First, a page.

Agricultural intensification exacerbates spillover effects on soil biogeochemistry in adjacent forest remnants

Raphael Didham, G.M. Barker, S. Bartlam, E.L. Deakin, Lisa Denmead, Louise Fisk, J.M.R. Peters, J.M. Tylianakis, H.R. Wright, L.A. Schipper

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    © 2015 Didham et al. Land-use intensification is a central element in proposed strategies to address global food security. One rationale for accepting the negative consequences of land-use intensification for farmland biodiversity is that it could 'spare' further expansion of agriculture into remaining natural habitats. However, in many regions of the world the only natural habitats that can be spared are fragments within landscapes dominated by agriculture. Therefore, land-sparing arguments hinge on land-use intensification having low spillover effects into adjacent protected areas, otherwise net conservation gains will diminish with increasing intensification. We test, for the first time, whether the degree of spillover from farmland into adjacent natural habitats scales in magnitude with increasing land-use intensity. We identified a continuous land-use intensity gradient across pastoral farming systems in New Zealand (based on 13 components of farmer input and soil biogeochemistry variables), and measured cumulative off-site spillover effects of fertilisers and livestock on soil biogeochemistry in 21 adjacent forest remnants. Ten of 11 measured soil properties differed significantly between remnants and intact-forest reference sites, for both fenced and unfenced remnants, at both edge and interior. For seven variables, the magnitude of effects scaled significantly with magnitude of surrounding land-use intensity, through complex interactions with fencing and edge effects. In particular, total C, total N, δ15N, total P and heavy-metal contaminants of phosphate fertilizers (Cd and U) increased significantly within remnants in response to increasing land-use intensity, and these effects were exacerbated in unfenced relative to fenced remnants. This suggests movement of livestock into surrounding natural habitats is a significant component of agricultural spillover, but pervasive changes in soil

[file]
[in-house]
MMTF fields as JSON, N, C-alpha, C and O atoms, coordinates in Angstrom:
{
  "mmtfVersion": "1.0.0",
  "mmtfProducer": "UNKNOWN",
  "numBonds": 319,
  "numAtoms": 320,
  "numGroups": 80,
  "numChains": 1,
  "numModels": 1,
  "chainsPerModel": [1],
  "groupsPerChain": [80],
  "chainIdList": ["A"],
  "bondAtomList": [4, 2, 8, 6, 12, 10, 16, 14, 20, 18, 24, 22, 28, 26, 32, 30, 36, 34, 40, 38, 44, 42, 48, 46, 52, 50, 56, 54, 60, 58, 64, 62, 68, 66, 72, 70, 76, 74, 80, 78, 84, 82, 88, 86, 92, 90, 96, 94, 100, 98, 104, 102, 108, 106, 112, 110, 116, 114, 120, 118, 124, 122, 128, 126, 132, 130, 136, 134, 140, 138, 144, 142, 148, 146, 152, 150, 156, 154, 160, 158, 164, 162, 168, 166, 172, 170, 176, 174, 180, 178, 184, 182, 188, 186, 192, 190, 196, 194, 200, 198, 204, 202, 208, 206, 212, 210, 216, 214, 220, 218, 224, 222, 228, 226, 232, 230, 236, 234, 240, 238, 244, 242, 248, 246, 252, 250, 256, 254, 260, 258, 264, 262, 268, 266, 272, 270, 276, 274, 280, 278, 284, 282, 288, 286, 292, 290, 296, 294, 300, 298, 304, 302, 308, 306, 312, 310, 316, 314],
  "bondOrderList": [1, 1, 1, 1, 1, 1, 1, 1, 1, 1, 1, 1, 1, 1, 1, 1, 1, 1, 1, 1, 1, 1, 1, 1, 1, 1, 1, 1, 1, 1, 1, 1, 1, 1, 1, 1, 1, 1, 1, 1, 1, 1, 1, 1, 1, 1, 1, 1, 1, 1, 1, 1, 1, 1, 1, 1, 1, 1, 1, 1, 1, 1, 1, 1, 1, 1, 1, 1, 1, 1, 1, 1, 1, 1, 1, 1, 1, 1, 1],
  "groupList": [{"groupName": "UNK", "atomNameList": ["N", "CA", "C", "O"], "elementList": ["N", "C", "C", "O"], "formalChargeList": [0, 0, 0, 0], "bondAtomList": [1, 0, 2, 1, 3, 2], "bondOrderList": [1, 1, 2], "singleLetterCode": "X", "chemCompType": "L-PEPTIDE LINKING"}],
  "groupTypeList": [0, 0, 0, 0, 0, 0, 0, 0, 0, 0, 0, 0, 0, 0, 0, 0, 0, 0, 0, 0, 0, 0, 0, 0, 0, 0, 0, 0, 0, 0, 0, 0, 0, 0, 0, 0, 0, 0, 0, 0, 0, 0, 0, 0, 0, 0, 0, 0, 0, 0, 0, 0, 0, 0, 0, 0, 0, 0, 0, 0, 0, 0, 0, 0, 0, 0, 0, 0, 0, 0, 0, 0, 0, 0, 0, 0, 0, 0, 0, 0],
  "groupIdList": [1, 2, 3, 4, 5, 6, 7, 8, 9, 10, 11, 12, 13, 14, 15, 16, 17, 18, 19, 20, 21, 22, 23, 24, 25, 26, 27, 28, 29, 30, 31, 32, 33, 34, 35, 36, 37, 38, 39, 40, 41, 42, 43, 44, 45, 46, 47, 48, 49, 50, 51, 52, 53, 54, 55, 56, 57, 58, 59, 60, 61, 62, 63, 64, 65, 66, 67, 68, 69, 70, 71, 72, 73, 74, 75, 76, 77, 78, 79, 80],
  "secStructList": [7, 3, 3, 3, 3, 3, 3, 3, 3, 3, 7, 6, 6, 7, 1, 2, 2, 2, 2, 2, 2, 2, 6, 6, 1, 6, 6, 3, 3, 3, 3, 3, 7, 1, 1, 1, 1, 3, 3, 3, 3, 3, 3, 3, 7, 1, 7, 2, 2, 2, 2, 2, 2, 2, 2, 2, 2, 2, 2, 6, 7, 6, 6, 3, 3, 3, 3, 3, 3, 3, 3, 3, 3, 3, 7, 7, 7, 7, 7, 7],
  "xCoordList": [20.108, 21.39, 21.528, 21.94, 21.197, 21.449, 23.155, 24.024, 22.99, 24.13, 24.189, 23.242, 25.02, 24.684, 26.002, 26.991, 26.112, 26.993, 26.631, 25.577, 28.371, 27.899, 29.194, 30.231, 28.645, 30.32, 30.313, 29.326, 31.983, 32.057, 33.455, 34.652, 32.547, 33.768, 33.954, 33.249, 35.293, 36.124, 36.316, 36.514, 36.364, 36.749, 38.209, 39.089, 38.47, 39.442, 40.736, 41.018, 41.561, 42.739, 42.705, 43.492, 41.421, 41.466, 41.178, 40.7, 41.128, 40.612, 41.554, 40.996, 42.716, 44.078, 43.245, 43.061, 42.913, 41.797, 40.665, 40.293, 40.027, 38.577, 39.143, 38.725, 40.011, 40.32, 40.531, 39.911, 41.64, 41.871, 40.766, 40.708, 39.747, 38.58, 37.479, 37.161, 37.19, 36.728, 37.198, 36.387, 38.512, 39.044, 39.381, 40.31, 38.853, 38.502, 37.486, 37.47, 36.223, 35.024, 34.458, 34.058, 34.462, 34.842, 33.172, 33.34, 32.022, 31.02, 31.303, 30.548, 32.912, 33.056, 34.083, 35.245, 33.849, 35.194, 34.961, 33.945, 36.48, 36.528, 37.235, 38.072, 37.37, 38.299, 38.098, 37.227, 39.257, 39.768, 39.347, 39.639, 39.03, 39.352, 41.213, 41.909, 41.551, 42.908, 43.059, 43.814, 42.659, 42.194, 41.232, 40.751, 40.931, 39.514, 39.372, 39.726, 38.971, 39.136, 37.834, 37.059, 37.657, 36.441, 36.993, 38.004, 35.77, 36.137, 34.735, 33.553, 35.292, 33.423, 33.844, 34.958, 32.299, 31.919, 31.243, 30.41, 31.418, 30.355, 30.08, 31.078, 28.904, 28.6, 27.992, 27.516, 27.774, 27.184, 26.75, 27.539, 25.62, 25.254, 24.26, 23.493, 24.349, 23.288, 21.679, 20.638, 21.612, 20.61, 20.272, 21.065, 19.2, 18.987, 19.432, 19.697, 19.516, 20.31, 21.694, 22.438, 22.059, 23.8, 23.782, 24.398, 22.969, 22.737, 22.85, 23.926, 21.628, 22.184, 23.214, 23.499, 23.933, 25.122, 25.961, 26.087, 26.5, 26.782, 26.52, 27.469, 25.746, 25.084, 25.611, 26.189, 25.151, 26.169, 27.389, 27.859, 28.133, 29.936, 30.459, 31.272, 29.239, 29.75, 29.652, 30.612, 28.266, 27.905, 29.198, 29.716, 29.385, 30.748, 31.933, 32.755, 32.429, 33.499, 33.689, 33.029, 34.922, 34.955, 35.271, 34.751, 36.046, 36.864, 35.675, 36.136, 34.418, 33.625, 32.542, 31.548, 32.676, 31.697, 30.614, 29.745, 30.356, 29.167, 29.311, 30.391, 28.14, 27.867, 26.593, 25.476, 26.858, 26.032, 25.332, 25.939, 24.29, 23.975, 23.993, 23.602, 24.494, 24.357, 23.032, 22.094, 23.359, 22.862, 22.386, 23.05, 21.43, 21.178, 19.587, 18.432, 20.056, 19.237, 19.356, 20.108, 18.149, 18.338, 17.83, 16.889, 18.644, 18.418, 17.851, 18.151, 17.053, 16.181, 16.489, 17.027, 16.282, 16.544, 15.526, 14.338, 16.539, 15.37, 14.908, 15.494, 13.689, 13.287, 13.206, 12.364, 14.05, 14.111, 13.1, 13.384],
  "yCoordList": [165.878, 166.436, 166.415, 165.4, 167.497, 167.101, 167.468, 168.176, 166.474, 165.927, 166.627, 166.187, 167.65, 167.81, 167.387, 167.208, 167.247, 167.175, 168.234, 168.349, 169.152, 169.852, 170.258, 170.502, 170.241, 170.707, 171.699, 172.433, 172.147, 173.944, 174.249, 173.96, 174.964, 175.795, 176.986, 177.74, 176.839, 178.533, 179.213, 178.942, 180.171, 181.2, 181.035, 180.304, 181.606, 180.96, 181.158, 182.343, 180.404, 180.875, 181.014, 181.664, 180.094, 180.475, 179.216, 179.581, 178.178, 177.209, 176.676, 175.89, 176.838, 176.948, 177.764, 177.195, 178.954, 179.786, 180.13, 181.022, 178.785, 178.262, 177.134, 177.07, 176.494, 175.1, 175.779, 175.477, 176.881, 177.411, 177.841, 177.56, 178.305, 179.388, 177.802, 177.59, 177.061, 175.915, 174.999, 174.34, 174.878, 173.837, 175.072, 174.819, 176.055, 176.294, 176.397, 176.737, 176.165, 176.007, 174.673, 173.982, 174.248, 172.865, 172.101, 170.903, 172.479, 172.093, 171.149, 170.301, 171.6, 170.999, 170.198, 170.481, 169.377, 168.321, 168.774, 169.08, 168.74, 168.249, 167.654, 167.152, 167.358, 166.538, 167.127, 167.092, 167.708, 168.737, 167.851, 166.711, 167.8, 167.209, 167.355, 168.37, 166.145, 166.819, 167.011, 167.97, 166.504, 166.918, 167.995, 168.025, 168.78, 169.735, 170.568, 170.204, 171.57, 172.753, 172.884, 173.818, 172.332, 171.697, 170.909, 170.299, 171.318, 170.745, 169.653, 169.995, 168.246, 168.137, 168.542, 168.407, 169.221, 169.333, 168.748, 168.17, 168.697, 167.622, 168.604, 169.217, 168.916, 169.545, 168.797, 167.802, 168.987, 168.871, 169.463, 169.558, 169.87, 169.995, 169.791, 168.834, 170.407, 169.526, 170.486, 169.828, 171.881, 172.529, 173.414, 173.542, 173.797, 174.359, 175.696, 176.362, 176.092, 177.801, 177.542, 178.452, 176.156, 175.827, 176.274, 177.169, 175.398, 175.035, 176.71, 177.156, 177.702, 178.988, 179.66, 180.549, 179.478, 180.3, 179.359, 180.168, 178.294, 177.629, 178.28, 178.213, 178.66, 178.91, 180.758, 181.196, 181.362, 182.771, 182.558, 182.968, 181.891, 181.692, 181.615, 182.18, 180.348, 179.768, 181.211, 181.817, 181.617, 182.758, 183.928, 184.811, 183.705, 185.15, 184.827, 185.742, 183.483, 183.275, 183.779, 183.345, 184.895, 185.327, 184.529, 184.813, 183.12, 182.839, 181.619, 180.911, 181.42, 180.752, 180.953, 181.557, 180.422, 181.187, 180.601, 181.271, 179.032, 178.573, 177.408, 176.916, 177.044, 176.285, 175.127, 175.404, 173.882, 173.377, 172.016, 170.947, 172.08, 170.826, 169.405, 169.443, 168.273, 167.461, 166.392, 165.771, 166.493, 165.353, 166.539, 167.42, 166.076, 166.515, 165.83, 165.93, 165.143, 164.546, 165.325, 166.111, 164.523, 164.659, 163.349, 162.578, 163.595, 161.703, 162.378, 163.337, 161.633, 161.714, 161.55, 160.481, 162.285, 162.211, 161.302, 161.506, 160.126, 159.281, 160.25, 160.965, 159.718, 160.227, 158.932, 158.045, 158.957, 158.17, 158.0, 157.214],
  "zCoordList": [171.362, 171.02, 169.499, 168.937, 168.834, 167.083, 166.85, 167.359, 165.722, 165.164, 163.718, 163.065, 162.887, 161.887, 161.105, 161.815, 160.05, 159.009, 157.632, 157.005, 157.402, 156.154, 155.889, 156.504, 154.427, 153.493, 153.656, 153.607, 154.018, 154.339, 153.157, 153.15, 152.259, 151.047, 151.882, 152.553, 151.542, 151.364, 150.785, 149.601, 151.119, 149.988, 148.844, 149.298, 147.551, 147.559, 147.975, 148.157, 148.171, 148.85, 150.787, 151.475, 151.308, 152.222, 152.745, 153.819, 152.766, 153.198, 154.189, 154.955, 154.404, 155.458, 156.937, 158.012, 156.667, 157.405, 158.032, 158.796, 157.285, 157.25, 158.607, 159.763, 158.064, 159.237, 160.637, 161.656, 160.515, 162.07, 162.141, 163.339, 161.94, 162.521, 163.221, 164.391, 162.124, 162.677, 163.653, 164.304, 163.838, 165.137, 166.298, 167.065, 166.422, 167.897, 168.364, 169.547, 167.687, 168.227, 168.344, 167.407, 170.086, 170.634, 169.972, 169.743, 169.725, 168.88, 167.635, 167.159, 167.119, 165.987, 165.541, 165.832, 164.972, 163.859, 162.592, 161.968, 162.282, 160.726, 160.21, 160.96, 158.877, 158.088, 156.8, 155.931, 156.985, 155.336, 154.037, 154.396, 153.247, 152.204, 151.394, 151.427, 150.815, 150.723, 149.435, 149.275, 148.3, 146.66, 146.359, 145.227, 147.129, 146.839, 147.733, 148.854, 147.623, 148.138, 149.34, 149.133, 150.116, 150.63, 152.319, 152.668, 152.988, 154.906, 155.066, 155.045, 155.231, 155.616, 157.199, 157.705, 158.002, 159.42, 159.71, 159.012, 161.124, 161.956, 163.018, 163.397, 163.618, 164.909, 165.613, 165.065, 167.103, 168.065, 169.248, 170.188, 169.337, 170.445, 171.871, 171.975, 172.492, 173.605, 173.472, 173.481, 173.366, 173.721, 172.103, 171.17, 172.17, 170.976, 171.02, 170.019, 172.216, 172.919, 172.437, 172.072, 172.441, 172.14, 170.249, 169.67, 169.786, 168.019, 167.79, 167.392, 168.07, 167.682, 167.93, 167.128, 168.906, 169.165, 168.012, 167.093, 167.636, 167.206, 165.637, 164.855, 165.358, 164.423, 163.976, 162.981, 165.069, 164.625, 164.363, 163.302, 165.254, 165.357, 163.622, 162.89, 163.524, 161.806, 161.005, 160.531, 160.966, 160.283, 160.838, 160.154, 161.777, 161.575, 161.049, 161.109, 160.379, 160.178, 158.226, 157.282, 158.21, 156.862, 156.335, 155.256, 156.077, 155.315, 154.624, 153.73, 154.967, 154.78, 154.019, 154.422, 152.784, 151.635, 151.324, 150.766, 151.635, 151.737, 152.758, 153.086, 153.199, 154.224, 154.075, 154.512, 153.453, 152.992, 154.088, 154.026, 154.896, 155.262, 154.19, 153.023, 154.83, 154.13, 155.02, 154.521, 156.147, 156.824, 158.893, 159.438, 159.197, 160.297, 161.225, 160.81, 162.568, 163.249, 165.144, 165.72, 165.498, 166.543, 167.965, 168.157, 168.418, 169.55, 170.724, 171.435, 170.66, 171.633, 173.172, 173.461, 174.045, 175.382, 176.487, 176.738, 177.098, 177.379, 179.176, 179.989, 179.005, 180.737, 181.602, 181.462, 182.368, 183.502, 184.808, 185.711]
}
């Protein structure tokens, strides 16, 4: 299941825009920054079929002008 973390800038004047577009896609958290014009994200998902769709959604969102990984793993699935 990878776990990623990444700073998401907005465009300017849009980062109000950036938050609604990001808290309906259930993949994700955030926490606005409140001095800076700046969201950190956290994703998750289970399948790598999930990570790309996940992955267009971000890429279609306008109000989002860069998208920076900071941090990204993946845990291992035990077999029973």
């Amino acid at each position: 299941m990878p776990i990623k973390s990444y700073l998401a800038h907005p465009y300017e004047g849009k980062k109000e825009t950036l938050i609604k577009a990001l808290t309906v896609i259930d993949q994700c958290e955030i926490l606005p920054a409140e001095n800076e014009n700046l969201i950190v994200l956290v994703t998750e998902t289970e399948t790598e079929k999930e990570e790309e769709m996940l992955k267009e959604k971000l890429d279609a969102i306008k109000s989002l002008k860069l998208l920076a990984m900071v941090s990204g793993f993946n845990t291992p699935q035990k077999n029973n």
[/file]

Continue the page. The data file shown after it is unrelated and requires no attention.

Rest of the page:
Original languageEnglish
    Article numbere0116474
    Number of pages32
    JournalPLoS One
    Issue number1
    Publication statusPublished - 9 Jan 2015

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